Transfusion-related Inflammatory Cytokine and Neutrophil Extracellular Trap Quantification in Neonates
Despite many advances in neonatal care, necrotizing enterocolitis (NEC) remains a leading cause of morbidity and mortality among premature infants. NEC is the most common life-threatening gastrointestinal emergency encountered in the neonatal intensive care unit, affecting between 3.8% and 13% of very low birthweight (VLBW) infants (1-3). More recently interest has intensified regarding the possible association between "elective" red blood cell (RBC) transfusions in premature infants and the subsequent development of NEC (4-9). On a physiological basis, a few explanations for transfusion-associated NEC have been proposed: 1) the physiological impact of anemia that can initiate a cascade of events leading to ischemic-hypoxemic mucosal gut injury predisposing to NEC ; and 2) increased splanchnic blood flow following RBC transfusion leading to reperfusion injury of gut mucosa.
Aim 1. This study will quantify inflammatory cytokine profiles in anemic infants cared for in the NICU prior to and after transfusion with packed red blood cells (PRBC), as dictated by current clinical guidelines for treatment of anemia, and prospectively assess for clinical signs and symptoms of NEC following each transfusion event.
Aim 2. Polymorphonuclear leukocytes (PMNs) isolated from the pre- and post-transfusion blood samples will be assessed in vitro for neutrophil extracellular traps (NET) formation.
Aim 3. A) To determine whether significant anemia preceding a RBC transfusion is associated with impaired intestinal oxygenation, and whether a RBC transfusion temporarily increases splanchnic oxygenation. We postulate that the CSOR will be low (<0.75) at baseline measurement in infants with hemodynamically significant anemia, and that RBC transfusion will temporarily increase intestinal perfusion in that particular group of babies.
B) To determine whether alterations in mesenteric regional oxygenation saturation(rSO2) can predict the development of NEC in VLBW infants. We hypothesize that overall cerebro-splanchnic oxygenation ratio (CSOR) values will be significantly lower among very low birth weight (VLBW) infants that develop NEC, when compared to CSOR values obtained in infants that do not develop NEC following RBC transfusion.
Anemia of Prematurity
|Study Design:||Observational Model: Case-Only
Time Perspective: Prospective
|Official Title:||Transfusion-related Inflammatory Cytokine and Neutrophil Extracellular Trap Quantification in Neonates.|
- Serum cytokine content [ Time Frame: 6 hrs ]Plasma samples will be analyzed for the protein content of 13 different cytokines via a multiplexed sandwich capture assay performed at the ARUP Institute for Experimental and Clinical Pathology. The cytokines and chemokines assayed will include: CD40 ligand, interferon-gamma, interleukin-10, interleukin-12, interleukin-13, interleukin-1-β, interleukin-2, interleukin-2-receptor, interleukin-4, interleukin-5, interleukin-6, IL-8, and Tumor Necrosis Factor-alpha. In addition, we will assay components of the complement pathway including: total hemolytic complement, C3a, C5a, and FAB fragments in the alternative complement pathway. Cytokine protein levels before and after transfusion will be compared to each other and to the PRBC sample cytokine content.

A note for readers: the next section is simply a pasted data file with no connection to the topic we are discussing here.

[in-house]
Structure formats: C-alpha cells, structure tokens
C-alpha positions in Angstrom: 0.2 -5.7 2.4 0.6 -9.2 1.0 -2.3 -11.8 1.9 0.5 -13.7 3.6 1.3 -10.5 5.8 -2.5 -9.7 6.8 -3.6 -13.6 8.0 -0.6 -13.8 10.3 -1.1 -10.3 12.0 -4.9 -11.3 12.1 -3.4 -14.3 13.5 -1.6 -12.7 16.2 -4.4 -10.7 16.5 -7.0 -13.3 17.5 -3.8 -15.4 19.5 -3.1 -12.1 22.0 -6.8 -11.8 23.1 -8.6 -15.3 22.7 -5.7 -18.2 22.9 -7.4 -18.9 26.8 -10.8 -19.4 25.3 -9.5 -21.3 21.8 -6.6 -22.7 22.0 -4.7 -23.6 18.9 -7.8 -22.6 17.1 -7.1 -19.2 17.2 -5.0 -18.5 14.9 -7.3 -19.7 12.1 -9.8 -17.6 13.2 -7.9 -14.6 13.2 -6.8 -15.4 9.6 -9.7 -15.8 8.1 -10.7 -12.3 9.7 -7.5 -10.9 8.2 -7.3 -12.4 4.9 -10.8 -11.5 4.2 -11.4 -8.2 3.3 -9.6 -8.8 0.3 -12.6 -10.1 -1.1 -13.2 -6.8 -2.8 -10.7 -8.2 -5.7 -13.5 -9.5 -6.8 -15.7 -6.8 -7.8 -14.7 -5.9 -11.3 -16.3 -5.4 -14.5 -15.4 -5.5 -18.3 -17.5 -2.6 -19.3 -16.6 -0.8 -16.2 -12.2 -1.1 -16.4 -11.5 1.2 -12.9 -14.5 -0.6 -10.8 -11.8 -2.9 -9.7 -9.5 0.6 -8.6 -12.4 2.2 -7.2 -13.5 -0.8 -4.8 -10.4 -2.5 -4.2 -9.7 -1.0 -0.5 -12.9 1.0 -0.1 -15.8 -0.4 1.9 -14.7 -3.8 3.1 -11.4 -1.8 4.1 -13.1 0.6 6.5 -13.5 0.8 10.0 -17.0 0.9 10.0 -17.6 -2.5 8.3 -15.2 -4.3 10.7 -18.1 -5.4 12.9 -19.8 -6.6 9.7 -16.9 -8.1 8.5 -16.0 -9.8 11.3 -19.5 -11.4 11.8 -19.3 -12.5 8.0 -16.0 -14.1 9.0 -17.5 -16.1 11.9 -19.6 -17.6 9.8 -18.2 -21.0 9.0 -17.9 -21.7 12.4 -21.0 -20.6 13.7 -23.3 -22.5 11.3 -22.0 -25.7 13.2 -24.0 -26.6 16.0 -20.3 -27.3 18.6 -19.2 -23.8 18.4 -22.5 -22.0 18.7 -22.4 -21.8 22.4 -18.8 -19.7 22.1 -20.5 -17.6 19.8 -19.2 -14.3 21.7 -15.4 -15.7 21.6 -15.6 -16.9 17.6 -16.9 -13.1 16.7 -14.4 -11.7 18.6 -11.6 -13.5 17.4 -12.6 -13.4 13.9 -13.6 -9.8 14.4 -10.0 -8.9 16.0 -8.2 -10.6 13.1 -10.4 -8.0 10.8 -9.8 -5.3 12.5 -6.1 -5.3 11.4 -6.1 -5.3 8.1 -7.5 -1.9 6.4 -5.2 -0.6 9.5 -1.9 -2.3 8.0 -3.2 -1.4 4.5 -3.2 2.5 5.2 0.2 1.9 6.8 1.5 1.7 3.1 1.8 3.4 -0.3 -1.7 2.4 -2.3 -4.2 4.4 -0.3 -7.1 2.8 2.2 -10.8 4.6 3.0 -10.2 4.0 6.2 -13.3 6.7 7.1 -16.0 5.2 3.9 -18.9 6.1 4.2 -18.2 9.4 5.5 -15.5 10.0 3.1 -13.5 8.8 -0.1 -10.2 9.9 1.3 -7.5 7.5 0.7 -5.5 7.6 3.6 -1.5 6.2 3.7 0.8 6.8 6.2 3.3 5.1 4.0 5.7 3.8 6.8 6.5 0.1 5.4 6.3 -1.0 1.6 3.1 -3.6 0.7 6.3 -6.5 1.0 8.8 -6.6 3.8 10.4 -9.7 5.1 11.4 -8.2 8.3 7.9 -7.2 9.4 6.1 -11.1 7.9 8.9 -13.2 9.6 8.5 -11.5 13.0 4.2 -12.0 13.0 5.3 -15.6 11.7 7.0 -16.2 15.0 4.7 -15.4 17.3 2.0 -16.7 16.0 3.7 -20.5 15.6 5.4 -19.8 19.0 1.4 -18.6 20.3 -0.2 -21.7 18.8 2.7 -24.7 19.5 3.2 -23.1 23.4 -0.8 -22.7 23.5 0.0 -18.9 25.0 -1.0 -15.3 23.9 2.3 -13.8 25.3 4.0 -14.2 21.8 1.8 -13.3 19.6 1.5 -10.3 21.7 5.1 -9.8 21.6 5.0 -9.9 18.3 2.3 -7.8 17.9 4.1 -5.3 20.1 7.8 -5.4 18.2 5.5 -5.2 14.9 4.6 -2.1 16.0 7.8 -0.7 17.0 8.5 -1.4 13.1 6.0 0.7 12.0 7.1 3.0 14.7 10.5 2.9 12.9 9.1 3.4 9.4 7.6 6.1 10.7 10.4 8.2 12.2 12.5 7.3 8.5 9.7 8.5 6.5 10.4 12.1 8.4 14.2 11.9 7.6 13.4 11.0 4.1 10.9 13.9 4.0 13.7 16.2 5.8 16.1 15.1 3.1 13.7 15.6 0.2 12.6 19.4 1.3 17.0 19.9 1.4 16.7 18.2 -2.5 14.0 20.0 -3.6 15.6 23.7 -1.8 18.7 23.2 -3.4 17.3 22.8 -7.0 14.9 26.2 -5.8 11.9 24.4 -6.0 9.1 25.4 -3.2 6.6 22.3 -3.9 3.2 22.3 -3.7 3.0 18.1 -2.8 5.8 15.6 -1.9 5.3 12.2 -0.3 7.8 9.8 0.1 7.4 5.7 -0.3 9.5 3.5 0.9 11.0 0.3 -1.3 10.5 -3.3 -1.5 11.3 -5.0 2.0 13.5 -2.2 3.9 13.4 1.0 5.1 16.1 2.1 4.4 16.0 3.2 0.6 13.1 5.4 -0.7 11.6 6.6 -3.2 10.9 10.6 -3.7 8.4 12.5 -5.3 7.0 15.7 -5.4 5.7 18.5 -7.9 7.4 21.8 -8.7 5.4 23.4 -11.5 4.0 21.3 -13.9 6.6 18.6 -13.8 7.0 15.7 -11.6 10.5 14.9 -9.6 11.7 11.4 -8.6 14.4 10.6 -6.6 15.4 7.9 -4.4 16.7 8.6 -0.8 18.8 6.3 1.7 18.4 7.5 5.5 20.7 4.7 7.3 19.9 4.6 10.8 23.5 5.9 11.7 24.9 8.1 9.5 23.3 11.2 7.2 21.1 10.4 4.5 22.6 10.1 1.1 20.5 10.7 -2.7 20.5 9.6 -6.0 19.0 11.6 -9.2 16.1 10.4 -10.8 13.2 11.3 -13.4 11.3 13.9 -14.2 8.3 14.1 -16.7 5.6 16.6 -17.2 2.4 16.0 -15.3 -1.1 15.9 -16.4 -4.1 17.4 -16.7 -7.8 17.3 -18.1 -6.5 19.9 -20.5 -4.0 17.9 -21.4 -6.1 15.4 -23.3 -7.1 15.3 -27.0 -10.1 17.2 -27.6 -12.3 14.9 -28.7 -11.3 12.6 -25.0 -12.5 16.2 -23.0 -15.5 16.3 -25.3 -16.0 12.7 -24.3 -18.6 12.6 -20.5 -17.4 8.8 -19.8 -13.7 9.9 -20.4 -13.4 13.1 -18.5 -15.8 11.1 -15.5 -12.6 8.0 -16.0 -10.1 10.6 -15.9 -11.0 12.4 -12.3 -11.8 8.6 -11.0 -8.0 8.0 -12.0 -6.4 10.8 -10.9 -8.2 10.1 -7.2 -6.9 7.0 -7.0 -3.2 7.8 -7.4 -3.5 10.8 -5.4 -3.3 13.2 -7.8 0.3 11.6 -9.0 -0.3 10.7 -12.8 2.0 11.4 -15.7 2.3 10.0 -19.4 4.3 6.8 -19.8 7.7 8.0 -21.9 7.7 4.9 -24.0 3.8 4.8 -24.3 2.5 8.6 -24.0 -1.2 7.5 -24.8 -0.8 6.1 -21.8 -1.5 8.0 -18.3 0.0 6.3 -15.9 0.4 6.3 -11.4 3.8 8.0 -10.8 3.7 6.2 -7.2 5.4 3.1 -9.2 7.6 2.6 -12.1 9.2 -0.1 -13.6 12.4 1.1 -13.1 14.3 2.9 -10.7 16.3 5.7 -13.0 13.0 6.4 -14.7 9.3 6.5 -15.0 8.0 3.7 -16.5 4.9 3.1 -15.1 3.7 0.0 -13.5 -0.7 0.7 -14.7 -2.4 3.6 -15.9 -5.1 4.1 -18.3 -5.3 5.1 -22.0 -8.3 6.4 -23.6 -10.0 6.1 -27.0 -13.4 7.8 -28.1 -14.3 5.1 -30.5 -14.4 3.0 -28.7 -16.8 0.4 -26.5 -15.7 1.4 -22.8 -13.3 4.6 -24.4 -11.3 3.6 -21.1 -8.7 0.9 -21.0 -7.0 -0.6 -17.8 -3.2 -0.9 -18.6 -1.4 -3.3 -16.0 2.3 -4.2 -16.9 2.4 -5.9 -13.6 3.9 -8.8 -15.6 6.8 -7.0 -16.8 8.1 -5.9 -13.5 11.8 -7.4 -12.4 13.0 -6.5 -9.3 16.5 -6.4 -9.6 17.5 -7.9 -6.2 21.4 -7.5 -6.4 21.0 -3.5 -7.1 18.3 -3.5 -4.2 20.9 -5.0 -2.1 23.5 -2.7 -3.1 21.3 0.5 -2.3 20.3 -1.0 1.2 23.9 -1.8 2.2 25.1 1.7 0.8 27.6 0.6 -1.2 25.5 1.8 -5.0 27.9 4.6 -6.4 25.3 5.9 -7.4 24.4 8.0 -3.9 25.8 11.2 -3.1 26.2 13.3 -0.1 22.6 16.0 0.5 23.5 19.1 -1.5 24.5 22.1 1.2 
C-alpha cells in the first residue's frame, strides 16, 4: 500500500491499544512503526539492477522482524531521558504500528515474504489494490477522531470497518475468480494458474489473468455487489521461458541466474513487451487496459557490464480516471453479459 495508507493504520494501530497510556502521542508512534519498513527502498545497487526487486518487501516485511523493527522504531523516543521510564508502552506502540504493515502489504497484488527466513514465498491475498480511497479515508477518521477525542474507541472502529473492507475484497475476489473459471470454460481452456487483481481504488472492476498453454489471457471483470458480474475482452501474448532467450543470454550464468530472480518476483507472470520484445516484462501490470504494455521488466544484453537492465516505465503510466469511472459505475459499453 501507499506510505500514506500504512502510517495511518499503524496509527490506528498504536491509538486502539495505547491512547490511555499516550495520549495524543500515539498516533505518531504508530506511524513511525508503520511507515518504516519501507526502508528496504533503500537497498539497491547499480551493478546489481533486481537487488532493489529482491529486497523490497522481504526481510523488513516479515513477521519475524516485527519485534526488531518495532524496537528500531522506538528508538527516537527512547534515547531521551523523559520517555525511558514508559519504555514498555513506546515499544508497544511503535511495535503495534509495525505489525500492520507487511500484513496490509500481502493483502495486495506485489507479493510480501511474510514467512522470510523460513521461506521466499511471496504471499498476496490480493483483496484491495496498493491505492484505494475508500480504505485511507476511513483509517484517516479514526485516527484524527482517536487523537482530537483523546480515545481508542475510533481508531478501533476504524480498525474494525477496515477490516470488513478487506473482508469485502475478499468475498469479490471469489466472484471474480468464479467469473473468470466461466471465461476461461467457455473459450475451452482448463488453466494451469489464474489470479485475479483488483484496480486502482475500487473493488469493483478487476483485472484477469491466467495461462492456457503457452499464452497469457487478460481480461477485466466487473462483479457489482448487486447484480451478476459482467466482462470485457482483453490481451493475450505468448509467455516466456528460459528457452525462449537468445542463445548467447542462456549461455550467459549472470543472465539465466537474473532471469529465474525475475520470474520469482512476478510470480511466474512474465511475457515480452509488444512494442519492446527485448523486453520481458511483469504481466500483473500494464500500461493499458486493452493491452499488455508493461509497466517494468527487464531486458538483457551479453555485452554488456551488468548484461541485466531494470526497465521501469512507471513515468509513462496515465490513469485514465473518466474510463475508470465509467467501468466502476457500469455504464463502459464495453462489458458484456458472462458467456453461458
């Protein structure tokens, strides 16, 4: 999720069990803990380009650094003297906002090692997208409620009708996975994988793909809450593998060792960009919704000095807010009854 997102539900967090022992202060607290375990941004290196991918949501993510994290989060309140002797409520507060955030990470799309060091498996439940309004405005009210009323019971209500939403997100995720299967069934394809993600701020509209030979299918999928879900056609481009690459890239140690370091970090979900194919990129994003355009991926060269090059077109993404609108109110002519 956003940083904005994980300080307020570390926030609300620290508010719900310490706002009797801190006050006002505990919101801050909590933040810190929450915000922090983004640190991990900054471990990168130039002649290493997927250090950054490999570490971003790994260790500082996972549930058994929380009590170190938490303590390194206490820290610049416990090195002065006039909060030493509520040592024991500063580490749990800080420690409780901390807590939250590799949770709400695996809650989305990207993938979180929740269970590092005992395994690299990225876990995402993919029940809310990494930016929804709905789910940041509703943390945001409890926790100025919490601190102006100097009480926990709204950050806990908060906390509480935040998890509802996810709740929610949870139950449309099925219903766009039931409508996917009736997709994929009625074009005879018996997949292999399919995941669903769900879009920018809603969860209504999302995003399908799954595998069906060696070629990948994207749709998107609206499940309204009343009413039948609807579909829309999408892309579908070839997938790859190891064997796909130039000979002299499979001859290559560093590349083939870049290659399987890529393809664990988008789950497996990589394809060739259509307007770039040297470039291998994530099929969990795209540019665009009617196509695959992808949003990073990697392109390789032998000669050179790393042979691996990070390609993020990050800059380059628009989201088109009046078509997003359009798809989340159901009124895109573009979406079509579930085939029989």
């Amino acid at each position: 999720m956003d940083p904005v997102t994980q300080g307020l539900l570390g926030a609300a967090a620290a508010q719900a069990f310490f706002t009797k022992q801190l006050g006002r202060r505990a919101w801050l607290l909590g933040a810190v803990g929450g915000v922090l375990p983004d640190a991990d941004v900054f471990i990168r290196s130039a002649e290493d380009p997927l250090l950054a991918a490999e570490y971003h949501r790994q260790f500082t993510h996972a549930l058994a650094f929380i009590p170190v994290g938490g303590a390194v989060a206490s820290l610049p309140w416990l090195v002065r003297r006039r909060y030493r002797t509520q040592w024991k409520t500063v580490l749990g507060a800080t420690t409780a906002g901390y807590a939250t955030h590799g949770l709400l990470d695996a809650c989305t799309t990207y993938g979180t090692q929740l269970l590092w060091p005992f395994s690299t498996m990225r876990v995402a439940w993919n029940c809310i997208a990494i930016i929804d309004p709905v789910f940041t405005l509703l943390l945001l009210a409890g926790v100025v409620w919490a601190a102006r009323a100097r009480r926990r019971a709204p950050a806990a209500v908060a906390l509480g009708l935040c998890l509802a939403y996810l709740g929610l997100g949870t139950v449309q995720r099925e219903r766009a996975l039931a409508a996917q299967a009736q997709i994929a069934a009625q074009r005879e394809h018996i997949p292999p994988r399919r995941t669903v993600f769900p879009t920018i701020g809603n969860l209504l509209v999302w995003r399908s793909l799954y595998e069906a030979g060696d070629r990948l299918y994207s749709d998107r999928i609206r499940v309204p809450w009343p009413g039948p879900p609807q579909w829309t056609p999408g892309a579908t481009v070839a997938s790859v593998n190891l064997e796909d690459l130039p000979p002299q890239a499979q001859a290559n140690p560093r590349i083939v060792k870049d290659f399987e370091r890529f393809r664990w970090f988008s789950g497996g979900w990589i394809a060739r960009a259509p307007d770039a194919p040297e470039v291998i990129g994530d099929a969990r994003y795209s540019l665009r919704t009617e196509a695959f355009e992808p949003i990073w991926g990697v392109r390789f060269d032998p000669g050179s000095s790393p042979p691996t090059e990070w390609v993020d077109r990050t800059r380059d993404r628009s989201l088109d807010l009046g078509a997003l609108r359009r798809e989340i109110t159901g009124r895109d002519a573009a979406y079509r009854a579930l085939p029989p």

- Assessment of NET formation [ Time Frame: 6 hrs ]PMNs will be isolated from the participant blood samples following removal of the plasma via positive immunoselection. They will then be stimulated in vitro with NET-inducing stimuli such as lipopolysaccharide or platelet-activating factor for 1 hour under standard conditions and assayed for NET formation both qualitatively via confocal microscopy and quantitatively via histone H3 supernatant content as determined by ELISA and/or western blotting.
- Tissue oxygenation indexes (TOI) of cerebral (TOI brain ) and splanchnic (TOIabdo) regions [ Time Frame: 53 hrs ]Tissue oxygenation indexes (TOI) of cerebral (TOI brain ) and splanchnic (TOIabdo) regions will be measured using NIRS and the values reported as CSOR (TOIabdo/TOI brain). Measurements will be continuously recorded and data points obtained for 30 minute periods at baseline or T0 (prior to PRBC transfusion), and every hour during the RBC transfusion (T1, T2, T3 and T4)
- Mesenteric rSO2 [ Time Frame: 53 hrs ]
To determine whether alterations in mesenteric rSO2 can predict the development of NEC in VLBW infants.
For this aim, TOI and CSOR will be measured every 3 hours for 30 minute periods in the first 48 hours following RBC transfusion (T5 to T16)(Table 1). By obtaining measurements during this time frame, we intend to capture the period of greatest susceptibility to develop NEC in this population.
|Study Start Date:||June 2012|
|Study Completion Date:||April 2015|
|Primary Completion Date:||April 2015 (Final data collection date for primary outcome measure)|
Infants requiring PRBCs
Premature infants who require PRBCs for anemia that is not related to sepsis, surgery, NEC or immunologic abnormalities.
Please refer to this study by its ClinicalTrials.gov identifier: NCT01735552
|United States, Utah|
|Intermountain Medical Center|
|Murray, Utah, United States, 84107|
|University of Utah Hospital|
|Salt Lake City, Utah, United States, 84108|
|Primary Children's Medical Center|
|Salt Lake City, Utah, United States, 84112|
|Principal Investigator:||Susan Wiedmeier, MD||University of Utah|
|Principal Investigator:||Mariana Baserga, MD||University of Utah|